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I'm trying to compute the Taylor series for $\sec(x)$ but the derivatives are getting way too complicated. So how do I go about this without having to calculate all the derivatives? I tried to build some kind of relationship with the series for $\cos(x)$ but I didn't get anything meaningful.

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    $\begingroup$ how many terms are you meant to expand to? $\endgroup$
    – Chinny84
    Jan 22, 2018 at 18:54
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    $\begingroup$ it is $$1+\frac{x^2}{2}+\frac{5x^4}{24}+\frac{61x^6}{720}+O(x^7)$$ $\endgroup$ Jan 22, 2018 at 18:56
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    $\begingroup$ if you KNOW the answer then post it $\endgroup$ Jan 22, 2018 at 19:00
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    $\begingroup$ @Trey That's very unlikely. $\endgroup$ Jan 22, 2018 at 19:02
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    $\begingroup$ $$\frac{1}{\cos\left(x\right)}=\frac{1}{1+\displaystyle \sum_{n=1}^{+\infty}\frac{\left(-1\right)^{n}}{(2n)!}x^{2n}}=\sum_{p=0}^{+\infty}\left(\sum_{n=1}^{+\infty}\frac{\left(-1\right)^{n}}{(2n)!}x^{2n}\right)^p $$ That's all i can get $\endgroup$
    – Atmos
    Jan 22, 2018 at 19:04

2 Answers 2

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Look at the Boustrophedon table: $$\matrix{1\\0&1\\1&1&0\\0&1&2&2\\5&5&4&2&0\\0&5&10&14&16&16\\61&61&56&46&32&16&0\\0&61&122&178&224&256&272&272\\1385&1385&1324&1202&1024&800&544&272&0}$$ etc. Each row is the series of partial sums of the previous row, but at each stage one reverses the order we add up and enter the partial sums. Any, from the first column we read off $$\sec x=1+\frac{x^2}{2!}+\frac{5x^4}{4!}+\frac{61x^6}{6!}+\frac{1385x^8}{8!}+\cdots.$$ The right-most elements also give $$\tan x=x+\frac{2x^3}{3!}+\frac{16x^5}{5!}+\frac{272x^7}{7!}+\cdots.$$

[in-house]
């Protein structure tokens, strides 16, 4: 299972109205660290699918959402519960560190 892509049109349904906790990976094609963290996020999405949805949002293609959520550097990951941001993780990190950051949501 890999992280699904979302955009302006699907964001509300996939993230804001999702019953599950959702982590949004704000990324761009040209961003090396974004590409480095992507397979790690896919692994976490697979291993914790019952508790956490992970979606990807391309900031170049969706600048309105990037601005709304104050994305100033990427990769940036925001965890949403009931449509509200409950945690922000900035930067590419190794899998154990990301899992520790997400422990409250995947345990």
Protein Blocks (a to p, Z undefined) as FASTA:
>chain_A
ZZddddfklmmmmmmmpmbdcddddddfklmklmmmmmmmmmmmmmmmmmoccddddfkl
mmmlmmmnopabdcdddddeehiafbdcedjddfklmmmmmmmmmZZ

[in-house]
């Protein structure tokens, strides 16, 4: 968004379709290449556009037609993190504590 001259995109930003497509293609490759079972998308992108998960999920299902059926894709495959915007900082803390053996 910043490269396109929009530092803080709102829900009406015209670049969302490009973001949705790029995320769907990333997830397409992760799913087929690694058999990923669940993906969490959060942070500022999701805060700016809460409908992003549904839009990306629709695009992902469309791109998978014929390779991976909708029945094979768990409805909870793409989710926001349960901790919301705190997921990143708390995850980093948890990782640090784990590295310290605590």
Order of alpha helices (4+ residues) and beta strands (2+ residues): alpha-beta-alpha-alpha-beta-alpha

There's a good discussion on this in Concrete Mathematics by Graham, Knuth and Patashnik.

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    $\begingroup$ It's clear by going through the table that it works, but my question is, why does it work? $\endgroup$
    – imranfat
    Nov 27, 2020 at 21:00
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    $\begingroup$ @imranfat This is like one of those Ramanujan answers. $\endgroup$
    – Mark C
    Dec 13, 2021 at 6:59
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There is the expression $$\sec z = 1 + {z^2\over 2} + {5z^4\over 24} + \cdots + {(-1)^n E_{2n}\over (2n)!} z^{2n} + \cdots$$ for the Taylor series, where $E_{2n}$ is an Euler number; see Abramowitz and Stegun, {\sl Handbook of Mathematical Functions}, p.~75, Equation 4.3.69; and the discussion of Euler numbers on pp.~804--805, and the table of values for Euler numbers on p.~810. I don't know if there is an efficient way of computing Euler numbers for a large index, but it is at least a different place to start. (I stumbled on this looking for a proof that all the Taylor coefficients of~$\sec(z)$ are positive.)

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